Fifth, I have examined above the requirements of the two Ontario statutes which deal with the recognition of foreign judgments or awards: the Reciprocal Enforcement of Judgments (U.K.) Act and the International Commercial Arbitration Act. Neither act, nor its underlying Convention or Model Law, expressly requires, as a condition of registering a foreign judgment or arbitral award, that the defendant be located in Ontario or that it possess assets in Ontario. In my view, in an age of global commerce, one should take care to ensure that Ontario’s common law does not end up taking a more restrictive approach to the recognition and enforcement of foreign judgments than found in its statutes concerning the recognition and enforcement of foreign arbitral awards.
Now, the present case is a very unusual one. Normally the whole issue of the recognition and enforcement of foreign judgments is self-regulating. Judgment creditor plaintiffs generally do not throw good money after bad by going around seeking to enforce theft foreign judgments in jurisdictions in which their judgment debtors do not have assets. That would be a waste of money. No doubt that practical commercial reality accounts for the paucity of Canadian cases in this area - judgment creditors tend to go forward only in those jurisdictions where little doubt exists that their judgment debtors possess assets. As the Court of Appeal observed in Lax v. Lax:

The purpose of enforcing a foreign judgment within Ontario is to execute on assets of the judgment debtor that are within the province. When a judgment debtor of a foreign action comes into the province, if the person brings assets, it is only at that time that a judgment creditor will want to seek to enforce the foreign judgment here.67

Consequently, the abstract (albeit important) principle of private international law put in issue on these motions rarely sees the light of day because economic considerations regulate the selection of the recognition forum.

Here, the plaintiffs have obtained an enormous final judgment against Chevron. The judgment debtor acknowledges that it owns assets in the United States. As I stated during the hearing, the jurisdiction in which the judgment debtor owns assets is only a short distance from this courthouse - in less than an hour’s drive one can cross a bridge which takes you into the very state in which Chevron initiated its anti-enforcement injunction proceedings. Yet, the plaintiffs have not sought the recognition and enforcement of their foreign judgment in the place of their judgment debtor’s residence or place of business and, instead, have come to Ontario arguing that the assets nominally held by a stranger to the foreign Judgment should be made available to satisfy it.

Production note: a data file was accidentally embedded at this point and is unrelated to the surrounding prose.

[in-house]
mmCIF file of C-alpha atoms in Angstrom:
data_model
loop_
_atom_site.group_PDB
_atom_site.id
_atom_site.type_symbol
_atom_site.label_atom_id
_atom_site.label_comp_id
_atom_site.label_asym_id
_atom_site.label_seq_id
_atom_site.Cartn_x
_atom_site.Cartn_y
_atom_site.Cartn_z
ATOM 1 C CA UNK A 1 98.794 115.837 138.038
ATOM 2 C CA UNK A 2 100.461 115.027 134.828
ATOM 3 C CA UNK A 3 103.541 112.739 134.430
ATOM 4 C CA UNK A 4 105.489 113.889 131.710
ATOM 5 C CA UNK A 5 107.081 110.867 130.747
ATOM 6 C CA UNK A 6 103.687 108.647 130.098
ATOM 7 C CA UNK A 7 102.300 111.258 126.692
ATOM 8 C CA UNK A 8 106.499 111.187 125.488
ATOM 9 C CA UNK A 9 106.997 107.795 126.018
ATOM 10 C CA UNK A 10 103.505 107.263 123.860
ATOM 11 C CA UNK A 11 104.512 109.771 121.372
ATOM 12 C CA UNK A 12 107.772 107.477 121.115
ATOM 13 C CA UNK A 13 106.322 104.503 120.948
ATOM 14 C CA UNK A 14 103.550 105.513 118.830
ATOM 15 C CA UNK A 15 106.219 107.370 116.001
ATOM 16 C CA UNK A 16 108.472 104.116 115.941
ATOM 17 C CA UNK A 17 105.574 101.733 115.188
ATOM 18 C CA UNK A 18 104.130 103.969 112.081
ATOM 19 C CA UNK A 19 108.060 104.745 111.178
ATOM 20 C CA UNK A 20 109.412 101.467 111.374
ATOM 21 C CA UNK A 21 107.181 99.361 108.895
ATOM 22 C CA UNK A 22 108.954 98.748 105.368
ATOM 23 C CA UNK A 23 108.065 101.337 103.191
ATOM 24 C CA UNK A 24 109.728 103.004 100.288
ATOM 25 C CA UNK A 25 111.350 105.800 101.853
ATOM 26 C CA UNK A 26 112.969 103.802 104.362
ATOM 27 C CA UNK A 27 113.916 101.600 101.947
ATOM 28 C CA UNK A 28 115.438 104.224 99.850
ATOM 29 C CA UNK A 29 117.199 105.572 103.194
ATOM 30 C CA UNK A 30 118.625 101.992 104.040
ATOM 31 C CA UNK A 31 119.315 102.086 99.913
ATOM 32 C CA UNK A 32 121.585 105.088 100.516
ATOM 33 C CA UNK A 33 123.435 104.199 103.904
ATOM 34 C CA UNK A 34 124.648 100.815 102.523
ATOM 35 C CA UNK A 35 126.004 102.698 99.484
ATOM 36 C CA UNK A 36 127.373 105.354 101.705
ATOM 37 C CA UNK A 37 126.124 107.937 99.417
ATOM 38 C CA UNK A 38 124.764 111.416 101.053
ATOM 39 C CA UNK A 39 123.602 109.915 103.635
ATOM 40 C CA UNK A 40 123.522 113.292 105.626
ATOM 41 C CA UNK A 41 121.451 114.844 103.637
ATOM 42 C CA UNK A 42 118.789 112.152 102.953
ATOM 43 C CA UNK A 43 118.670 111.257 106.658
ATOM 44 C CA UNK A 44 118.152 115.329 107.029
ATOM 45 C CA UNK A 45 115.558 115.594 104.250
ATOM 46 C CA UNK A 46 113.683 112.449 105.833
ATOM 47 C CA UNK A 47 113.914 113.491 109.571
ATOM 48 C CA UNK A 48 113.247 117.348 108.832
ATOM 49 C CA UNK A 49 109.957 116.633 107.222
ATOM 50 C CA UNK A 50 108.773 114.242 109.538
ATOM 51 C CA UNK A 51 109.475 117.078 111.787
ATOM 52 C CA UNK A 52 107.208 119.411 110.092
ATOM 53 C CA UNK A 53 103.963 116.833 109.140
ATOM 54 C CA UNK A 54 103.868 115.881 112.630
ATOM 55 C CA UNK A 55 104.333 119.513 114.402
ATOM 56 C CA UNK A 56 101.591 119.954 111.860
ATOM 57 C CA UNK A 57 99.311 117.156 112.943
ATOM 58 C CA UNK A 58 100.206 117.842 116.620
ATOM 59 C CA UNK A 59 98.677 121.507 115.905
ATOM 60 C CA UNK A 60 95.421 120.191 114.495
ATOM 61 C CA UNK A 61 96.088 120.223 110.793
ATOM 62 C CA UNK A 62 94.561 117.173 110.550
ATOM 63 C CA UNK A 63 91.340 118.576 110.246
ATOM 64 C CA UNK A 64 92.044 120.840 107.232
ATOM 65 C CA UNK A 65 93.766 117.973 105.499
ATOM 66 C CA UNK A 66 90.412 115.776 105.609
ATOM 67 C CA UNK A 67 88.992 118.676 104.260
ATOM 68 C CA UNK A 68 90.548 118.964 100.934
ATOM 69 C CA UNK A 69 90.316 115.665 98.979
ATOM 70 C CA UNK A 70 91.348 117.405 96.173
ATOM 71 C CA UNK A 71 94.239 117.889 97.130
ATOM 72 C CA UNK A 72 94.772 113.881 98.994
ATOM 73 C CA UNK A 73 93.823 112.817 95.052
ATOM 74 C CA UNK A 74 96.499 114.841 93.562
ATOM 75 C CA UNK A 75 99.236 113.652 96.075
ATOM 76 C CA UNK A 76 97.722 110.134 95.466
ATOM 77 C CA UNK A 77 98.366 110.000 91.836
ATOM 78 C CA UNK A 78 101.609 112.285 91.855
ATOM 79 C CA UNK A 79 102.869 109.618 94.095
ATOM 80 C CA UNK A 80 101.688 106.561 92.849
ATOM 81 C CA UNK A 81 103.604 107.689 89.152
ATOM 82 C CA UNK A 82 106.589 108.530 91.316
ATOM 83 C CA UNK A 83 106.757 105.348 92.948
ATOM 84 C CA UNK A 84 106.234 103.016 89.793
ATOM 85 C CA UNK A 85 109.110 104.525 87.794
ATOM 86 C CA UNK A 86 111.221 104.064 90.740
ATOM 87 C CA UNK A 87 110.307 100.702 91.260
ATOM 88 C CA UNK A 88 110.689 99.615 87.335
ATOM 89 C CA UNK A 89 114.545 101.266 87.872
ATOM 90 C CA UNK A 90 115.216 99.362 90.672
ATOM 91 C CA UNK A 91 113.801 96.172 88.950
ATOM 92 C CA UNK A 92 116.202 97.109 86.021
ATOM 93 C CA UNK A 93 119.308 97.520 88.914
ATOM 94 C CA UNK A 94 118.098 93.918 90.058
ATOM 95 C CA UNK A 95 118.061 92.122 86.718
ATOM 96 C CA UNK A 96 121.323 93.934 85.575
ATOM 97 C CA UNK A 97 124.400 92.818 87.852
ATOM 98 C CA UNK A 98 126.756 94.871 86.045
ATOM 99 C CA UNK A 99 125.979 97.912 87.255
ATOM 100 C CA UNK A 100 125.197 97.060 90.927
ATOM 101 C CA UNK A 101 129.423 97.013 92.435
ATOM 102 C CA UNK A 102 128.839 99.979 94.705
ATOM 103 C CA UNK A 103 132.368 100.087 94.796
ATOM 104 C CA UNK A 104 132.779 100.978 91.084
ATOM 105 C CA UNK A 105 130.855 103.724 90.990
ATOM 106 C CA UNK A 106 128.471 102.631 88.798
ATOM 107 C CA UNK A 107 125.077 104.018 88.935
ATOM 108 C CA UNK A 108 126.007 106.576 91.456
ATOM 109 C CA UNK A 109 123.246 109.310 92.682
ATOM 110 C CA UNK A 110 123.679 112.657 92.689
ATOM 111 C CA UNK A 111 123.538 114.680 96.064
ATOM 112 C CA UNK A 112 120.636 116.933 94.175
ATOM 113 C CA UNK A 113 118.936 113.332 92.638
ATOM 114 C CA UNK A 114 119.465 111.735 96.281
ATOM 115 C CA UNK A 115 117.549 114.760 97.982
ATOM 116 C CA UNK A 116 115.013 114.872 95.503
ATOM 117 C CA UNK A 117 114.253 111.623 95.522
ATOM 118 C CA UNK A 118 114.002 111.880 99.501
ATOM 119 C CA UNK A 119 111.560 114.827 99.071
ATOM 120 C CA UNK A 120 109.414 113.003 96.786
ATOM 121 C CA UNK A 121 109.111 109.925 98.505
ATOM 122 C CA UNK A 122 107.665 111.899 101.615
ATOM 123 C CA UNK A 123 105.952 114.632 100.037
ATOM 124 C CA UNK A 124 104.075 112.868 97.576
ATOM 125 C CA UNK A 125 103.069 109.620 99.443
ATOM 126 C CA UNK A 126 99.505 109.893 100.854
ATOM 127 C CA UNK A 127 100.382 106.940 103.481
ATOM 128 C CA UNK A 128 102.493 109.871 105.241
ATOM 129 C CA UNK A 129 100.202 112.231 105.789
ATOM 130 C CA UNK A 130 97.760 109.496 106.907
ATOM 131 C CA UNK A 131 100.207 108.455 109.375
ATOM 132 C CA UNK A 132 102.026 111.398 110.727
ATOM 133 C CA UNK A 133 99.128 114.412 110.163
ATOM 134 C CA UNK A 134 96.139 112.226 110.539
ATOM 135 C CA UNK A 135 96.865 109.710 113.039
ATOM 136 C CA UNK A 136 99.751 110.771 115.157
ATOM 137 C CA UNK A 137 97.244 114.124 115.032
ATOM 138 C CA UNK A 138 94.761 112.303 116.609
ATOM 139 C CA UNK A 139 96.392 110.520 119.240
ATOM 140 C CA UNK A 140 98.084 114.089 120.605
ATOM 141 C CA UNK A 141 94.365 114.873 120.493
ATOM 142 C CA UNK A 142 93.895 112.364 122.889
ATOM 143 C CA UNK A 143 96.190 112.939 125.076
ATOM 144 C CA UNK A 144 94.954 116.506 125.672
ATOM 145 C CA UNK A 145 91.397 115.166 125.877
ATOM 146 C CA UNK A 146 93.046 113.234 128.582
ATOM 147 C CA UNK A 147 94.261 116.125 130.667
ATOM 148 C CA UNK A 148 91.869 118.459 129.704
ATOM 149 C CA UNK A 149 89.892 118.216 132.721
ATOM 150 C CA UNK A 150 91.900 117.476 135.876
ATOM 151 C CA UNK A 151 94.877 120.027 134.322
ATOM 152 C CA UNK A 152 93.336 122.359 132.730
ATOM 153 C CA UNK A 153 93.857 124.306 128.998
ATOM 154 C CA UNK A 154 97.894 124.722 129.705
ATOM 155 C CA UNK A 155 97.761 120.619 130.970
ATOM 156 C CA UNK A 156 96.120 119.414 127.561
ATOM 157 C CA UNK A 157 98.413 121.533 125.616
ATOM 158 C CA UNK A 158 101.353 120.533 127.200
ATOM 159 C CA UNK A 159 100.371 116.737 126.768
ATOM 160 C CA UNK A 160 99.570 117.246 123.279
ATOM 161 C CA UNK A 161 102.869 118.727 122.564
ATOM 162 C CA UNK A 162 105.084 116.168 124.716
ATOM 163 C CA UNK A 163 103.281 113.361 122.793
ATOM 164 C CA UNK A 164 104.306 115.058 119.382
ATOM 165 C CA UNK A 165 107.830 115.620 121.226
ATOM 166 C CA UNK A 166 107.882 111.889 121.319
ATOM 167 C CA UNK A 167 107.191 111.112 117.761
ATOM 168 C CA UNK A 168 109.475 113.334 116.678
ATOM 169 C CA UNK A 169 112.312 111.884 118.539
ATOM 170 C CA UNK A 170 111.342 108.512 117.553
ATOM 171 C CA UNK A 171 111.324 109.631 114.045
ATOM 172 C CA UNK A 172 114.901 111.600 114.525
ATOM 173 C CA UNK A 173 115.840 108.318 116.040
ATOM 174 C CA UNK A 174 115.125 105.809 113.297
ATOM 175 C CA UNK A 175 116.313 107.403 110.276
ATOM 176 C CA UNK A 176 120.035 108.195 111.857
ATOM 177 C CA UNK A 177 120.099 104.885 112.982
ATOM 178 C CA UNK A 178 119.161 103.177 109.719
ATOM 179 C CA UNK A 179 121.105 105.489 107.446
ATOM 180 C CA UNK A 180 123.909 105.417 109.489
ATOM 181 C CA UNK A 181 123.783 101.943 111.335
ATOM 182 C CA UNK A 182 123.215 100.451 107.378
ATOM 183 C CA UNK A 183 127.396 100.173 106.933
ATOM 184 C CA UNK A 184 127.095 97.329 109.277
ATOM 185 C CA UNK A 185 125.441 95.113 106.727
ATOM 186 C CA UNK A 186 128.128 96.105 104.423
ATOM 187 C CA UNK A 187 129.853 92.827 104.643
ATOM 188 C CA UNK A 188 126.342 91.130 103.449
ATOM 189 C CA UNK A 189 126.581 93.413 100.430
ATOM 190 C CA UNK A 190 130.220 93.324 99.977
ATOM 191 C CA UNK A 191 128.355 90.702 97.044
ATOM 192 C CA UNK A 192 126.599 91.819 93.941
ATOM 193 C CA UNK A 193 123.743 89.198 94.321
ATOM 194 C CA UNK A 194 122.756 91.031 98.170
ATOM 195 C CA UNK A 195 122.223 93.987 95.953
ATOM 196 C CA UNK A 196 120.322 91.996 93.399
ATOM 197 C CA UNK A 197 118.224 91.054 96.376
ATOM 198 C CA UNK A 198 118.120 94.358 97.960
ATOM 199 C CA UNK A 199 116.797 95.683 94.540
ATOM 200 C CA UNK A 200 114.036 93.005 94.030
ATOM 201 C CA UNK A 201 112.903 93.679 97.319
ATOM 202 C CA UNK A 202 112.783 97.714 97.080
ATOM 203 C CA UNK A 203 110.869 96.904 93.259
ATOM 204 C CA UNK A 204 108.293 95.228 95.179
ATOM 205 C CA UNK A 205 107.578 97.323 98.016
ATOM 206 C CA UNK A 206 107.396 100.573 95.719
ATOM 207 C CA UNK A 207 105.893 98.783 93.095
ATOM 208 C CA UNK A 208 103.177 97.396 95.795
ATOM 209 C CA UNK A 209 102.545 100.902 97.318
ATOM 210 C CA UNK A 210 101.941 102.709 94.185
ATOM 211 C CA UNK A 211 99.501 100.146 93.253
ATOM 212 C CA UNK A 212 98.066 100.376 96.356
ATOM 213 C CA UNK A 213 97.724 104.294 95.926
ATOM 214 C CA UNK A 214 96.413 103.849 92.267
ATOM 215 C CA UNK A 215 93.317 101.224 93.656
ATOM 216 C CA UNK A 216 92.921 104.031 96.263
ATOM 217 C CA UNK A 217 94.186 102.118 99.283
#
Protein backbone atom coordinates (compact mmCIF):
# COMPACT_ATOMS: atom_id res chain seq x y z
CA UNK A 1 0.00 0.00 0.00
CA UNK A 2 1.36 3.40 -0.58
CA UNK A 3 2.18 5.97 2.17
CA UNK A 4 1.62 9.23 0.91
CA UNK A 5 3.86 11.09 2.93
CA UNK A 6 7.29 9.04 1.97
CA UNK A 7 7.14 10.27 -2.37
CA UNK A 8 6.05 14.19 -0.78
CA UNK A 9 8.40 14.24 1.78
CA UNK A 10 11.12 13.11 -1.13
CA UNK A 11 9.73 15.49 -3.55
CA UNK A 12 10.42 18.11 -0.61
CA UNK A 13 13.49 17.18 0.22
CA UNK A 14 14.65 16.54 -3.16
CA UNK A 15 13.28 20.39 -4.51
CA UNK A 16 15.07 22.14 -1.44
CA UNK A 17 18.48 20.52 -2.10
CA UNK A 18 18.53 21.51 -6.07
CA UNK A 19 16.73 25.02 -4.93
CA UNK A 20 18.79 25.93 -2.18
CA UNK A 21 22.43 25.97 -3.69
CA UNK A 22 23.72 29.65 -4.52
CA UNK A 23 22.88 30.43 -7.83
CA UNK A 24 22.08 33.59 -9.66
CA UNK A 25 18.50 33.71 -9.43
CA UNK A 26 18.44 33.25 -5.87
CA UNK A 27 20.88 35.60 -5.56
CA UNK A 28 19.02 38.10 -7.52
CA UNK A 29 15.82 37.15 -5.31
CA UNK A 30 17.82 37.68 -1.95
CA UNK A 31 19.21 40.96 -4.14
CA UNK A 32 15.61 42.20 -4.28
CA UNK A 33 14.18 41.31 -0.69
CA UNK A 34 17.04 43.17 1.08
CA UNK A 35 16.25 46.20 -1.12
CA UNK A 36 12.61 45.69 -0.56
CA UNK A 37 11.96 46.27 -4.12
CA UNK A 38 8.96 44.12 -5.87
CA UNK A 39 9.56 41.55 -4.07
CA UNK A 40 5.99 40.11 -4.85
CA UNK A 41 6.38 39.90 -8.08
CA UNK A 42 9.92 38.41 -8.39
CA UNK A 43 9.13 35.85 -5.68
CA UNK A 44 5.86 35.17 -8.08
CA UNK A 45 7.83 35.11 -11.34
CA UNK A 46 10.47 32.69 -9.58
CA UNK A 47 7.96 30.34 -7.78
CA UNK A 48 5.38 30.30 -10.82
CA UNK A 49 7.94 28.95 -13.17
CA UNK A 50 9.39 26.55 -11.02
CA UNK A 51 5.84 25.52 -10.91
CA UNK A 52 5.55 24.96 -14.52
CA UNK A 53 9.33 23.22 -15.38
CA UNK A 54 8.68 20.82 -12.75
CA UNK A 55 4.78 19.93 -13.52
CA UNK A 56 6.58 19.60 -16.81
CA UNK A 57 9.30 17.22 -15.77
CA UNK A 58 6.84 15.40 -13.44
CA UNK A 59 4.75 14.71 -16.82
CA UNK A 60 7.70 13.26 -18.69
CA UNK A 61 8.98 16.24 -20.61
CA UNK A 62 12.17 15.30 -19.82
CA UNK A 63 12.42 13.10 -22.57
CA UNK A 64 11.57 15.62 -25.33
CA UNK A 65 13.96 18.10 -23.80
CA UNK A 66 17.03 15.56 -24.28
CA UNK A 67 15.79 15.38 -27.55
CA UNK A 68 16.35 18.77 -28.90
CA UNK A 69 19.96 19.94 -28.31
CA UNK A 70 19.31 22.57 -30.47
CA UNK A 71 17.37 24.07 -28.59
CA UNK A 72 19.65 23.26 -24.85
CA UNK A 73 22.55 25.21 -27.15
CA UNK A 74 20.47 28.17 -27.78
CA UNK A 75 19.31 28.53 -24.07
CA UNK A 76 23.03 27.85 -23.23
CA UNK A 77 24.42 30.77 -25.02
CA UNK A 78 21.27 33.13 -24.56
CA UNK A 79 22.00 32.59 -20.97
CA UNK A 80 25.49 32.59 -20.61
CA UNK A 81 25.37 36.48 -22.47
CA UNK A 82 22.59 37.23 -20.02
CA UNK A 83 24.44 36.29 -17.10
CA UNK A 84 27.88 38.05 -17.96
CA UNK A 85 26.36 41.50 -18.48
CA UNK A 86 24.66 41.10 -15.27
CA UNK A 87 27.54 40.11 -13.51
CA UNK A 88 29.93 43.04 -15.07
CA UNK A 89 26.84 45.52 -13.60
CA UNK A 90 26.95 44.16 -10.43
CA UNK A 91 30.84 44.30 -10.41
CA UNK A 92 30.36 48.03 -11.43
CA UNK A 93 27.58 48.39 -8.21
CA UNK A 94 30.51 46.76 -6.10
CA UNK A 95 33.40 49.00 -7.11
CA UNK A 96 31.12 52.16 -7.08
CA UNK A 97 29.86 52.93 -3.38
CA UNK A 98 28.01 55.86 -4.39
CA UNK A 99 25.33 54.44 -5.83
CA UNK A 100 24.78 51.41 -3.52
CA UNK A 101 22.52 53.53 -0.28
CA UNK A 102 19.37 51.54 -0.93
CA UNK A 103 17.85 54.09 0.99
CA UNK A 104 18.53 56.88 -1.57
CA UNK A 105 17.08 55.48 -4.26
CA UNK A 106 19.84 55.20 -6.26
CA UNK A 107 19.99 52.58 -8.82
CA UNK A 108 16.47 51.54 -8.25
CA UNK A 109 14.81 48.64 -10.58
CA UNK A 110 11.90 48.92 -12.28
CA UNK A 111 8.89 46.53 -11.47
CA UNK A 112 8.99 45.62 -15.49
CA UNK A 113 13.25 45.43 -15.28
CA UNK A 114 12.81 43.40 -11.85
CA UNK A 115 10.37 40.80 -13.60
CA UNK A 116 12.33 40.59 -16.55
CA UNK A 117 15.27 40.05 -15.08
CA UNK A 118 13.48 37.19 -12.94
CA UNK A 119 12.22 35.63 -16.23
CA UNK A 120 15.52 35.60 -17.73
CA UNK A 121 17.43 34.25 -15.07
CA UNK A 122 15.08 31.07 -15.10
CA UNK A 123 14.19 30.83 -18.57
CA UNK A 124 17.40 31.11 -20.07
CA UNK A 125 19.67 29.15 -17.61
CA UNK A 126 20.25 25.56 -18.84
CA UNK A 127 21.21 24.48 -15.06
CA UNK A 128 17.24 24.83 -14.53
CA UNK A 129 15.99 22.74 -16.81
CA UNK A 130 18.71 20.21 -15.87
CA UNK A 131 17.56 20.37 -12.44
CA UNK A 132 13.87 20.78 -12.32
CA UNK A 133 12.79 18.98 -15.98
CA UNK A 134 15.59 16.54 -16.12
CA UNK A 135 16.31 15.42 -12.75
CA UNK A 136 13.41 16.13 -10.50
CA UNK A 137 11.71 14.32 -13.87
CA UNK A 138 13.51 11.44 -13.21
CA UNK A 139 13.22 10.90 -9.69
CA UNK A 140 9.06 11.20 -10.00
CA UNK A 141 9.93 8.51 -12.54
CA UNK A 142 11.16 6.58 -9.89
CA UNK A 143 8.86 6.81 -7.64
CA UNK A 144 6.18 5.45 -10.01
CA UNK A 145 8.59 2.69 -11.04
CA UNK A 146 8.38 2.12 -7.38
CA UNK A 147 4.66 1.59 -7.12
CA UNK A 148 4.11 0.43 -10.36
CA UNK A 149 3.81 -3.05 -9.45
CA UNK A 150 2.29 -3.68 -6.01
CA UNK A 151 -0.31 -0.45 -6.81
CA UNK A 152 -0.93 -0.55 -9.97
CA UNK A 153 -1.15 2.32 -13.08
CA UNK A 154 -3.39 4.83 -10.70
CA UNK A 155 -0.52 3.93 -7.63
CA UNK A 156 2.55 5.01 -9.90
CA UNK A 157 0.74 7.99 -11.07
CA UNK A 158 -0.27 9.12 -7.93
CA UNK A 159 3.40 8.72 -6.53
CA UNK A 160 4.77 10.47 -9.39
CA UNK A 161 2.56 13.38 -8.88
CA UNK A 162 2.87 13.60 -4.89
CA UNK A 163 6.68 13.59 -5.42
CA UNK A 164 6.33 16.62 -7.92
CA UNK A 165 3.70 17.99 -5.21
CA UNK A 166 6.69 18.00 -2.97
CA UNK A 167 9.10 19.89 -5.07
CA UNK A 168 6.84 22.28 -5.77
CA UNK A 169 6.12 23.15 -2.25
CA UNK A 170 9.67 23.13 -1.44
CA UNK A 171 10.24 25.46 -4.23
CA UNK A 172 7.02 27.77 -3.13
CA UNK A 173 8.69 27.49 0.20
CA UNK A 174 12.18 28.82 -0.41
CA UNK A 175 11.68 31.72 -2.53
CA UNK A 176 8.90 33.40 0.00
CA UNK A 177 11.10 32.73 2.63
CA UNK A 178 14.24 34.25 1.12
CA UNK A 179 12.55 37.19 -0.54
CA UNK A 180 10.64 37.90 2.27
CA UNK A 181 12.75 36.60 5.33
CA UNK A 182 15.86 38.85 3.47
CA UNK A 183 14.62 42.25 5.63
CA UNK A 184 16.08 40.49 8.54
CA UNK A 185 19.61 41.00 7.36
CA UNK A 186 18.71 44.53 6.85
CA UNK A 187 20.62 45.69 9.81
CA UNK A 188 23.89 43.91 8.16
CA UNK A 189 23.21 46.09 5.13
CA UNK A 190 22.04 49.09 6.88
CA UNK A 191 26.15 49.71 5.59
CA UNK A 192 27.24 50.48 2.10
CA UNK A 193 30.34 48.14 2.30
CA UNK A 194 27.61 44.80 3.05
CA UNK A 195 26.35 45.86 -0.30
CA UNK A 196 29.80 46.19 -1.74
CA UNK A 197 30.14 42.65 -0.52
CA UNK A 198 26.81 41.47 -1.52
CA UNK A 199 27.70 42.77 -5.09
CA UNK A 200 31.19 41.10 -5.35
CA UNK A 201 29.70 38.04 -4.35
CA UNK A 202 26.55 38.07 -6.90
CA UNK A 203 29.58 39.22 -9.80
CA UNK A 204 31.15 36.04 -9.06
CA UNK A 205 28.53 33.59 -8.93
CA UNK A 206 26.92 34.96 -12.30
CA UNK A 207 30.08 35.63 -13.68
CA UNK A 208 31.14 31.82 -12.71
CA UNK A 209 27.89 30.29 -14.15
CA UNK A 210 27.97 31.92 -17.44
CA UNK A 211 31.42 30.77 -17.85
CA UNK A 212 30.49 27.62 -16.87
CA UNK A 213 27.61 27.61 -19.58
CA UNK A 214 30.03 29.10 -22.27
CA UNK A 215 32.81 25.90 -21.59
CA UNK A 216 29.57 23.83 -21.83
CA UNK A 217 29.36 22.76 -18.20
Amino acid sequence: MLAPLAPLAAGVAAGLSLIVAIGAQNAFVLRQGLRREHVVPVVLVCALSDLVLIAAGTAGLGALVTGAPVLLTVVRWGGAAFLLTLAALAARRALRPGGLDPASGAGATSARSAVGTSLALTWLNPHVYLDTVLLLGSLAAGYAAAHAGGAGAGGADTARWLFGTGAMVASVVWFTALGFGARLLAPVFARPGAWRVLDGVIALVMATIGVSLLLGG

Unusual fact situations are not the best ones upon which to set down broad-reaching principles of law. On my reading of the Van Breda decision, it did not purport to displace the principles previously articulated by the Supreme Court of Canada in Morguard and Beals. Accordingly, I am not prepared to adopt, as the defendants argued, a blanket principle that an Ontario court lacks jurisdiction to entertain a common law action to recognize and enforce a foreign judgment against an out-of-jurisdiction judgment debtor in the absence of a showing that the defendant has some real and substantial connection to Ontario or currently possesses assets in Ontario. The Ontario legislature, through Rule 17.02(m) of the Rules of Civil Procedure, authorized the institution in Ontario of proceedings to recognize and enforce foreign judgments against non-resident defendants, and no jurisprudence binding on me has expressly placed a gloss on that ability to assume jurisdiction by requiring the plaintiff to demonstrate that the non-resident judgment debtor defendant otherwise has a real and substantial connection with Ontario. Accordingly, I am not prepared to grant the motion by Chevron to set aside the service ex juris on it of the plaintiffs’ Amended Statement of Claim.

B. Chevron Canada

As to the motion of Chevron Canada to set aside the service ex juris on it, while there are strong grounds to doubt that the purported service of the Amended Statement of Claim on Chevron Canada in British Columbia was effective, relying as the plaintiffs did on the "necessary party" provision of Rule 17.02(o) which requires that the proceeding be "properly brought against another person served in Ontario", the issue was rendered of little import in light of the subsequent sendee of the Amended Statement of Claim on Chevron Canada at its Mississauga, Ontario office.
Chevron Canada operates a business establishment in Mississauga, Ontario. It is not a mere "virtual" business. It runs a bricks and mortar office from which it carries out a non-transitory business with human means and its Ontario staff provides services to and solicits sales from its customers in this province. In the words of Rule 16.02(1)(c), Chevron Canada was served at a "place of business" in this province. This court therefore possesses jurisdiction over Chevron Canada. I therefore dismiss its motion to set aside the earlier service ex juris because, in the result, service in juris was made.

XII. Analysis: Stay underCJA s. 106

That does not end the analysis in this most unusual case. Both defendants invoked the power of this Court to stay a proceeding under section 106 of the Courts of Justice Act, albeit on the basis that this Court lacked jurisdiction. That section also entitles a court, "on its own initiative", to stay a proceeding, In my view, a stay of this action is justified in light of the very unique facts presented by this case. By way of my "bottom-line", I accept the following submission made by Chevron in its factum: